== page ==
sudo killall console-kit-daemon

## Stop the polkitd service. Warning: this can cause unpredictable behaviour when running a desktop environment on the RPi
sudo killall polkitd

## Kill the usespace gnome virtual filesystem daemon. Warning: this can cause unpredictable behaviour when running a desktop environment on the RPi
killall gvfsd

## Kill the userspace D-Bus daemon. Warning: this can cause unpredictable behaviour when running a desktop environment on the RPi
killall dbus-daemon

## Kill the userspace dbus-launch daemon. Warning: this can cause unpredictable behaviour when running a desktop environment on the RPi
killall dbus-launch

## Set the CPU scaling governor to performance
echo -n performance | sudo tee /sys/devices/system/cpu/cpu0/cpufreq/scaling_governor


Press “ctrl+x” to exit, “Y” to save, followed by an enter. You should now be back in the command line. This script will automatically mount your USB drive in /mnt/USB/ and kill some unwanted services clogging up RAM and CPU cycles. Most of this script was made by Autostatic, check out his original work here.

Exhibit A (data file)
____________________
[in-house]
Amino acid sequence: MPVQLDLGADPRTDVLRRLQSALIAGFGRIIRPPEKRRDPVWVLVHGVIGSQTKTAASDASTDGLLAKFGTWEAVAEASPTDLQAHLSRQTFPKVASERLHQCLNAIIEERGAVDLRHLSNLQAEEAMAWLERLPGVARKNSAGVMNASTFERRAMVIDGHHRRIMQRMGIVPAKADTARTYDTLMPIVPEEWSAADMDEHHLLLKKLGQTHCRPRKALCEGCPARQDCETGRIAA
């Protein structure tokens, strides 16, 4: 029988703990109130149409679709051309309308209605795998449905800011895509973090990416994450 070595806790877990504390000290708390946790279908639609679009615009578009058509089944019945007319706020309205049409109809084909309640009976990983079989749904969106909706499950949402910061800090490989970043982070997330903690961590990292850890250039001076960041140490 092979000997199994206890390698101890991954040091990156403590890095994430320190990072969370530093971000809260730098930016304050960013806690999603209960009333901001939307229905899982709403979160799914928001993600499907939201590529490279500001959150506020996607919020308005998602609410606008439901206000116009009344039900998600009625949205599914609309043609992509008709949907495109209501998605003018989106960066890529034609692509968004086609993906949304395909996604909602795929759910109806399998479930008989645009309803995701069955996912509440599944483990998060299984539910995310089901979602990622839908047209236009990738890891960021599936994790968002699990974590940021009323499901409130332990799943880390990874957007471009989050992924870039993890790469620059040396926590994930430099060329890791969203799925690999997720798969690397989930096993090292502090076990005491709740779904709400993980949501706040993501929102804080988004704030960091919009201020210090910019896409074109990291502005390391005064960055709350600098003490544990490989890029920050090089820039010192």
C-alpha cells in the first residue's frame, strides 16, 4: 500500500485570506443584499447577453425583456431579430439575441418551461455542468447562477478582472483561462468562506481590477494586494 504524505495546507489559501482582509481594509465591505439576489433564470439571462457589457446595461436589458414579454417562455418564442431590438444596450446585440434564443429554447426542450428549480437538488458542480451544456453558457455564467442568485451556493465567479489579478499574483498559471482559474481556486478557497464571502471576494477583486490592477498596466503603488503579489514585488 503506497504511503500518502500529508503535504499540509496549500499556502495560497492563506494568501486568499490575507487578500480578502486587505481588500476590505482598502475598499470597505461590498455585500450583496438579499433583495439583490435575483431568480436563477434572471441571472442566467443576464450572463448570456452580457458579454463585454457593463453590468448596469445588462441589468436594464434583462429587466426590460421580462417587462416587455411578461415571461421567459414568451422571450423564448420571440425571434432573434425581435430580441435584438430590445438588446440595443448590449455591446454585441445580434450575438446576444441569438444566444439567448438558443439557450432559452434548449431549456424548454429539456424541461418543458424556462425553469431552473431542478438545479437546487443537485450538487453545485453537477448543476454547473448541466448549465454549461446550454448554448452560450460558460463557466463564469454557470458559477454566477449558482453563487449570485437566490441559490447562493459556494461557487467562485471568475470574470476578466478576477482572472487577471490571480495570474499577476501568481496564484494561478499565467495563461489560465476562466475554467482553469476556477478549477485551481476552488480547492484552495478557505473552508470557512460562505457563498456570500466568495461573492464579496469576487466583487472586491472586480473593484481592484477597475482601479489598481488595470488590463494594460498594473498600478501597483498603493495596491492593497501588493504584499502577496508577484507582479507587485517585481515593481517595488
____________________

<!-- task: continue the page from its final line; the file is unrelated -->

Now for the recording script:

$ nano


## Created by Son of 8-Bits
## 48000Hz stereo MP3 at 320kbps that automatically stops recording after 1 minute of silence.

FILENAME=$(date +”%Y%m%d_%H%M”)

sudo rec -c 2 -r 48000 -C 320.99 –buffer 262144 /mnt/USB/${FILENAME}.mp3 silence 1 0.1 1% 1 1:00 1%

[ $? -eq 0 ] || exit $?

sleep 10

sudo shutdown now


ctrl+X, Y, enter

To make these scripts work as planned enter: